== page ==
from p. 1. - term differently than astronomers. In both fields, cosmology has to do with a philosophical understanding of the origin and structure of the universe. However, the universe of anthropologicat interest is the universe defined by a native group, in its own language. This will often have precious little to do with the Sun and stars and lots to do with things like causality and gender differences.)

Second, if you must start with the demonstration of architectural alignments with celestial events, you need to be able to say what that means about the prehistoric people, and how that relates to current research. Architectural alignments are, after all, artifacts. As with other artifacts, the anthropological interest is not in the object itself, it is in what it tells us about culture. The observation of an alignment, however ingenious, is in and of itself not interesting. However, an argument relating control over privileged knowledge of celestial events to the development of hierarchical power relations at some crucial juncture might have substantial theoretical interest (call this the Connecticut Yankee in King Arthur's Court Hypothesis).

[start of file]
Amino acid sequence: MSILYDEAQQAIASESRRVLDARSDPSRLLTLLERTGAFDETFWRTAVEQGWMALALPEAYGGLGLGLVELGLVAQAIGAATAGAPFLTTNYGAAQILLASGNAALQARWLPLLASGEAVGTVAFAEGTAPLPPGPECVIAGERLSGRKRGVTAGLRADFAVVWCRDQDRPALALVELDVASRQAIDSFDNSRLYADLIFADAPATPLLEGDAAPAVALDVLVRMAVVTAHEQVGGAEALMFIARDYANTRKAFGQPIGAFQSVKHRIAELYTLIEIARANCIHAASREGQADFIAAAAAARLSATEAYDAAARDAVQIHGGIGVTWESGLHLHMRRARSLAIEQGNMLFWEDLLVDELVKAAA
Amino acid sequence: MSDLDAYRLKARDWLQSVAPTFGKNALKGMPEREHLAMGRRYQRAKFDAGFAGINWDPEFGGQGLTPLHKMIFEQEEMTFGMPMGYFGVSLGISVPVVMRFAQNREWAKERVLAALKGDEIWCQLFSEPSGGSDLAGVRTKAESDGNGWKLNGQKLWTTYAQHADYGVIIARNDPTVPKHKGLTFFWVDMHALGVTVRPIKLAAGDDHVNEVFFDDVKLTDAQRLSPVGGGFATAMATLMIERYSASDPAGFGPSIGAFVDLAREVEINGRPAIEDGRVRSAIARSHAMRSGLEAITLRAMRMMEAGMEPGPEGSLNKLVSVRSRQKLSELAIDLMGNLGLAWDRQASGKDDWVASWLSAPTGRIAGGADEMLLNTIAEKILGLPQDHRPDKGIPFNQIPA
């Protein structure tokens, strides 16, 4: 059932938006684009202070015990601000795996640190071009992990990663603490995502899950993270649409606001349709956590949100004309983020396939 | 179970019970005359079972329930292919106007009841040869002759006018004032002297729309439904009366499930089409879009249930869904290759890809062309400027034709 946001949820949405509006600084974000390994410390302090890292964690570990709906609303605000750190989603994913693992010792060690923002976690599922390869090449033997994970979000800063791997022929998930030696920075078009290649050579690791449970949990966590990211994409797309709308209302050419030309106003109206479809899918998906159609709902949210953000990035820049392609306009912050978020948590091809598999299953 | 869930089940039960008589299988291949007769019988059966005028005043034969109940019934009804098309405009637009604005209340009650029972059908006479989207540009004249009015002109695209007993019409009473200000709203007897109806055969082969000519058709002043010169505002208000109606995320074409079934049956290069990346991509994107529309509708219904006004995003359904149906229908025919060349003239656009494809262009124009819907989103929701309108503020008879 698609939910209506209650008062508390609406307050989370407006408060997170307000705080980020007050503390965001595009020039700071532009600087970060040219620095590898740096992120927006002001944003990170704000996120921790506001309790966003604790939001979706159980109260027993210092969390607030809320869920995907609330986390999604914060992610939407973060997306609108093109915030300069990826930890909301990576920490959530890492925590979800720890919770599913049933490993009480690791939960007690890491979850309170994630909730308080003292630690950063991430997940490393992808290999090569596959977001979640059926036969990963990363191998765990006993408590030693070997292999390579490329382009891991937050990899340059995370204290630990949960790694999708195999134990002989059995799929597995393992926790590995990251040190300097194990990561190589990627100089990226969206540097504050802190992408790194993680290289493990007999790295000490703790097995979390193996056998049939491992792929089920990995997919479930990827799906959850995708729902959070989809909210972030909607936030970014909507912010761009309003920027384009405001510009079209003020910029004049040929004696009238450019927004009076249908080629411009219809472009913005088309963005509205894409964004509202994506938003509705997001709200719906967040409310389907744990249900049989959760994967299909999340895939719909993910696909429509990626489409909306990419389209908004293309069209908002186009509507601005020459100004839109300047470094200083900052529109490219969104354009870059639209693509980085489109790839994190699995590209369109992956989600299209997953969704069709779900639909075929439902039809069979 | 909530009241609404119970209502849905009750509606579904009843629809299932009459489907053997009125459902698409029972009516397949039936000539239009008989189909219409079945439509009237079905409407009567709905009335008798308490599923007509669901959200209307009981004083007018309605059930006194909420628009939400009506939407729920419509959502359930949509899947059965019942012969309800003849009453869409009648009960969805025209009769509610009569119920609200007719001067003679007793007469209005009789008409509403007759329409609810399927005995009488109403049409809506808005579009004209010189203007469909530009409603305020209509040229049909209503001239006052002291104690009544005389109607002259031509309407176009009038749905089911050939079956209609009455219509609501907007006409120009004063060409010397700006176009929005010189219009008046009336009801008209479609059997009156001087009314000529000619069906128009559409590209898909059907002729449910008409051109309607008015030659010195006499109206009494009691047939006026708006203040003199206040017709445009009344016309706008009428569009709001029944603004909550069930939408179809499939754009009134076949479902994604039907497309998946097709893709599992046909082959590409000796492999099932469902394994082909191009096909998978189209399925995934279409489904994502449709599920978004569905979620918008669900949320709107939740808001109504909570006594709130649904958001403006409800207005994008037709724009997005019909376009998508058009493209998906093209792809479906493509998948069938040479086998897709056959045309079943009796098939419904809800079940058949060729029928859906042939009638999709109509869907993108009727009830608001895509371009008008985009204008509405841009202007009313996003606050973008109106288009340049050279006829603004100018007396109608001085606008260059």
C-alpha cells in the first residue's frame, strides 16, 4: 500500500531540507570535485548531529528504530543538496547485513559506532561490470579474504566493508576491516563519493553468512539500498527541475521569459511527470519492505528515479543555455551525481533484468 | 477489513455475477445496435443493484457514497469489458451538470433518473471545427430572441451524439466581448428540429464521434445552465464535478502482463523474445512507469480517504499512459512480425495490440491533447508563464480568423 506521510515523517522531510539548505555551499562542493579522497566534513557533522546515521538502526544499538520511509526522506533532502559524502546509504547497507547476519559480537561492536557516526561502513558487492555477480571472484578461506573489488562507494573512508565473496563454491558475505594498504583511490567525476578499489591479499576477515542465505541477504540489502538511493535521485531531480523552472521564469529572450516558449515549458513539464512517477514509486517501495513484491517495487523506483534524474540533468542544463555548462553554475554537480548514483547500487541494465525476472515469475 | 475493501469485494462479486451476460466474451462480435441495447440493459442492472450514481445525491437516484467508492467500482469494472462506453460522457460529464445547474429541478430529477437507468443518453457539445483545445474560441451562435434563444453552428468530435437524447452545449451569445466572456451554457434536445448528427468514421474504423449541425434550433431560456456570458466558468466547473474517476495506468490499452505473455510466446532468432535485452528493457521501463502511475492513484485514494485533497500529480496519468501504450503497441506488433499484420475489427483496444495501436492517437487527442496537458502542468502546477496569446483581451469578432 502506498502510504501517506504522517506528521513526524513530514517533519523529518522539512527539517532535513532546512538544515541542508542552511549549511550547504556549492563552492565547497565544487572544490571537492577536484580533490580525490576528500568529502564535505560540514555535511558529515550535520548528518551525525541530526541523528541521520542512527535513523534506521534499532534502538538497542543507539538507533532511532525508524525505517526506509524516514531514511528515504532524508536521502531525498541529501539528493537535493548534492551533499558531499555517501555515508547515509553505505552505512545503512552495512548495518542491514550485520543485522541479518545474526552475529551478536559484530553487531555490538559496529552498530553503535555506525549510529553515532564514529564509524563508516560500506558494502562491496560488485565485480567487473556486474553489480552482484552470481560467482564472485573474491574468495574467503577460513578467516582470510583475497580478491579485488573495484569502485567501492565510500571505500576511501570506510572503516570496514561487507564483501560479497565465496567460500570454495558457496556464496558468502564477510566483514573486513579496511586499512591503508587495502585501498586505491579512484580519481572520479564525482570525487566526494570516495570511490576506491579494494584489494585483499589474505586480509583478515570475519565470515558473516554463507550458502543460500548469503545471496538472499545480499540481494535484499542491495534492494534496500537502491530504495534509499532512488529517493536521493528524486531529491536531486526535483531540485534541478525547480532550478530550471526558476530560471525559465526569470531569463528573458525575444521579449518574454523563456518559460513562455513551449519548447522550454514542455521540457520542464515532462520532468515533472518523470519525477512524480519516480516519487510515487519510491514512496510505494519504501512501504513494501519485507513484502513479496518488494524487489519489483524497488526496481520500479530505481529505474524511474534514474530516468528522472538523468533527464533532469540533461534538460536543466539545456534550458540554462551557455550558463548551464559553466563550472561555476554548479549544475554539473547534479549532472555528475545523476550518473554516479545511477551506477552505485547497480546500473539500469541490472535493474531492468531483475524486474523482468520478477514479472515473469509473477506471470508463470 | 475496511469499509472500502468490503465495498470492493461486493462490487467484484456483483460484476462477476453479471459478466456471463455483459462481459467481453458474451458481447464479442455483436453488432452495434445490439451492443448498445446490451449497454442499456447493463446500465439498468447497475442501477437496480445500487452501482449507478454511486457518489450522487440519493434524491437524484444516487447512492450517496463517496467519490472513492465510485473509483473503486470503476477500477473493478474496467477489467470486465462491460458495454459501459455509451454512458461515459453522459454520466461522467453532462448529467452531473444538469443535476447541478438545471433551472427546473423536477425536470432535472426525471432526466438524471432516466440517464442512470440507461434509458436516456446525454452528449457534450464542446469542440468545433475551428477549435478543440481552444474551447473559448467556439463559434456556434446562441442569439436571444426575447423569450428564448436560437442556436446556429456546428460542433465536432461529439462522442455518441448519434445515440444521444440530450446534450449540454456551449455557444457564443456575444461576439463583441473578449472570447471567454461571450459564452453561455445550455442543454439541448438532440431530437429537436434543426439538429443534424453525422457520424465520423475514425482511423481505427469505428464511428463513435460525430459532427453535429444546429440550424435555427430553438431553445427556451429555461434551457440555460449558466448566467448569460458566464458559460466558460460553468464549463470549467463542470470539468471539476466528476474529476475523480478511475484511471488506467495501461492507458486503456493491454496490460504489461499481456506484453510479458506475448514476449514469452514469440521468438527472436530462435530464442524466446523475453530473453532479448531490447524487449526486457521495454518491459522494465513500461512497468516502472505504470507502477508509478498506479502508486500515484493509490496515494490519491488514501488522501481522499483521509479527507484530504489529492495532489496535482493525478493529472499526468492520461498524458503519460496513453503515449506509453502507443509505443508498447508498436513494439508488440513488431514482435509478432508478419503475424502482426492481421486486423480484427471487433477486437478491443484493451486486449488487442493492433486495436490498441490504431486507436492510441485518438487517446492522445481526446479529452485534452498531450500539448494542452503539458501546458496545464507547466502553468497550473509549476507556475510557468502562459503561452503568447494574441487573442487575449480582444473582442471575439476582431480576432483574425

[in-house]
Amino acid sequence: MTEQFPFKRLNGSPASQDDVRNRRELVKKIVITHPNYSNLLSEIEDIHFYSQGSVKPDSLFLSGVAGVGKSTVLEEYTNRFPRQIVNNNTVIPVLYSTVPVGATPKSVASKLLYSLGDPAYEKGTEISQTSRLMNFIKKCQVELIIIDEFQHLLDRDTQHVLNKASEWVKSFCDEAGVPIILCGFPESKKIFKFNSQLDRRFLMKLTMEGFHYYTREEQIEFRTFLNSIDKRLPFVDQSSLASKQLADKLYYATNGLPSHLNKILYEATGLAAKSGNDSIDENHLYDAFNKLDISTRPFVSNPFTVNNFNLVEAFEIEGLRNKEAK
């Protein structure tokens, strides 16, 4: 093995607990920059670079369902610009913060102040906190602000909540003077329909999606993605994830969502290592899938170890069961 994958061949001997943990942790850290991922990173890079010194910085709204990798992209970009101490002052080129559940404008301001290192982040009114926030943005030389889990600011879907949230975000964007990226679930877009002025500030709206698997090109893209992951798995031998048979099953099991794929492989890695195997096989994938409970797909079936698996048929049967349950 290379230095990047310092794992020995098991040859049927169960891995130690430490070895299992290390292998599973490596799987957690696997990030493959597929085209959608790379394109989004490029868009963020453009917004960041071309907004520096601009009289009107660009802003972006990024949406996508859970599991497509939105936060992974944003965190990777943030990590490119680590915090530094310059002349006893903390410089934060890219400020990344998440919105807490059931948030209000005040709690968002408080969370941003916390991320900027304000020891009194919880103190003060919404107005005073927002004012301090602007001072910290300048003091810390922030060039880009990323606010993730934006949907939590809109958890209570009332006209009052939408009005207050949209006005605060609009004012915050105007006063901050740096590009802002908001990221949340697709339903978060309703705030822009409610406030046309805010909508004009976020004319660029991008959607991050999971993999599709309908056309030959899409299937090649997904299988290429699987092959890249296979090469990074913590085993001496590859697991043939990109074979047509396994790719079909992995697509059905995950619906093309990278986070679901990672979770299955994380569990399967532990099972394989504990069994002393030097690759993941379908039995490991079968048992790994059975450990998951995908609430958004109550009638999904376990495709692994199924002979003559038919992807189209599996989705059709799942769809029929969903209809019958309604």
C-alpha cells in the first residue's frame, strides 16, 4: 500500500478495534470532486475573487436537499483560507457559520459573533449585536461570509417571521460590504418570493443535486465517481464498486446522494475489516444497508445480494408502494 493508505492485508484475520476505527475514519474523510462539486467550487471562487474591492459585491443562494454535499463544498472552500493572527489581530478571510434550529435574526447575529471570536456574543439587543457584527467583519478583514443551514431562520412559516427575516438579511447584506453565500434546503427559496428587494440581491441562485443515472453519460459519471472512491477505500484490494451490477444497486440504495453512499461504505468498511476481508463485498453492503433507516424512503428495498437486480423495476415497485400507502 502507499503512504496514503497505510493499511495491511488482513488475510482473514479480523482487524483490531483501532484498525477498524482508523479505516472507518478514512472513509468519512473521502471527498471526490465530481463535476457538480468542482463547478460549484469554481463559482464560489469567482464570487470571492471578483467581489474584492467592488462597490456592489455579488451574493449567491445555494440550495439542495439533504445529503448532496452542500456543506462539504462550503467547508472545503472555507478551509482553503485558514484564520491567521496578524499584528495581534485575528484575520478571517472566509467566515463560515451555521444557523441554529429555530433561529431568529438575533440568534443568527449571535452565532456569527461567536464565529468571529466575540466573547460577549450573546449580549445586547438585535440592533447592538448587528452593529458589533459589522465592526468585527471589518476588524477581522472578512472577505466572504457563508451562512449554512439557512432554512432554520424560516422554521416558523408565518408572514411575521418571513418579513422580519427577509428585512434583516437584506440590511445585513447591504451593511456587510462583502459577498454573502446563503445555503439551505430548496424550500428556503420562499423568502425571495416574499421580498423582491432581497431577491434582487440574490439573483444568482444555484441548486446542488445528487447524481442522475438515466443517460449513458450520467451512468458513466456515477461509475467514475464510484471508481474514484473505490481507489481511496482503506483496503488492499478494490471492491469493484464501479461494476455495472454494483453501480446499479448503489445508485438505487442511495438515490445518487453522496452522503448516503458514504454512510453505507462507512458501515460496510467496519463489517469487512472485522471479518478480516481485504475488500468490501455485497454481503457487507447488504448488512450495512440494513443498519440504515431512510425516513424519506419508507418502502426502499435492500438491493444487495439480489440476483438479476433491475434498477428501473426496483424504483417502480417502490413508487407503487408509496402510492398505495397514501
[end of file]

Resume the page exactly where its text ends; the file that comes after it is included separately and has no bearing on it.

In social science, the generation of facts-astro no mica I observation and identification of alignments-is easy (analogous to excavation, classification and dating). However, it is my suspicion that it will be difficult to make rigorous and testable arguments linking archaeoastronomical observations with serious anthropological questions. To continue with the example, this will involve not just proposing the relationship, but demonstrating that the knowledge was esoteric and not public, specifying the societal conditions under which the development of hierarchical power relations would and would not occur, showing that the group in question was in that state, and so on. Note that we are not saddling you with any difficulties that we don't already have; most interesting anthropological arguments are faced with the same problems. I invite or perhaps challenge archaeoastronomers to use their expertise to attack the very much more difficult but infinitely more interesting theoretical and substantive questions.

Copyright © 2002 Center for Archaeoastronomy. All rights reserved.
Reproduction in whole or in part without permission is prohibited.